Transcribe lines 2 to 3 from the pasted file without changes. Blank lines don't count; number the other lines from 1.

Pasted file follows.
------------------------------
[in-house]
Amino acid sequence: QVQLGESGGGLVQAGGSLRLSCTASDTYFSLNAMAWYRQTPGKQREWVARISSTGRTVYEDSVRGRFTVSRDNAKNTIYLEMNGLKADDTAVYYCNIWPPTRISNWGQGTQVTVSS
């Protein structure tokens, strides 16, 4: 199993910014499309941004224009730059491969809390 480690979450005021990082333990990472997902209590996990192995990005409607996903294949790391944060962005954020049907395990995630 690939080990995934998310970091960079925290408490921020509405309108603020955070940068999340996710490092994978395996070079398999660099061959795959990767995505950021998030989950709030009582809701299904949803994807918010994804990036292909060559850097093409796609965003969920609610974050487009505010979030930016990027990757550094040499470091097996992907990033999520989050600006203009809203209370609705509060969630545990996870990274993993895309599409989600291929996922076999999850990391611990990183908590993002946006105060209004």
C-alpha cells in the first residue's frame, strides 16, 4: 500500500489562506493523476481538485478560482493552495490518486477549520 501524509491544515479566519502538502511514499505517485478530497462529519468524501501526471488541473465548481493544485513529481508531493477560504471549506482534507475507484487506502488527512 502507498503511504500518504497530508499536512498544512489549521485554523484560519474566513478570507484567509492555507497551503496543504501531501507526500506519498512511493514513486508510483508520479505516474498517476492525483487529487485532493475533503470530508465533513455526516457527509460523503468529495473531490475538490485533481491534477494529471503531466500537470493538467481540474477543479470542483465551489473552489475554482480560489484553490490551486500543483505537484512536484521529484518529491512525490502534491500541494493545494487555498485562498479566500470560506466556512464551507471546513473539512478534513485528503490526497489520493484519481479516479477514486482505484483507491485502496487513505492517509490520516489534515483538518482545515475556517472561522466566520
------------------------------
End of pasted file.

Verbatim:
Amino acid sequence: QVQLGESGGGLVQAGGSLRLSCTASDTYFSLNAMAWYRQTPGKQREWVARISSTGRTVYEDSVRGRFTVSRDNAKNTIYLEMNGLKADDTAVYYCNIWPPTRISNWGQGTQVTVSS
């Protein structure tokens, strides 16, 4: 199993910014499309941004224009730059491969809390 480690979450005021990082333990990472997902209590996990192995990005409607996903294949790391944060962005954020049907395990995630 690939080990995934998310970091960079925290408490921020509405309108603020955070940068999340996710490092994978395996070079398999660099061959795959990767995505950021998030989950709030009582809701299904949803994807918010994804990036292909060559850097093409796609965003969920609610974050487009505010979030930016990027990757550094040499470091097996992907990033999520989050600006203009809203209370609705509060969630545990996870990274993993895309599409989600291929996922076999999850990391611990990183908590993002946006105060209004």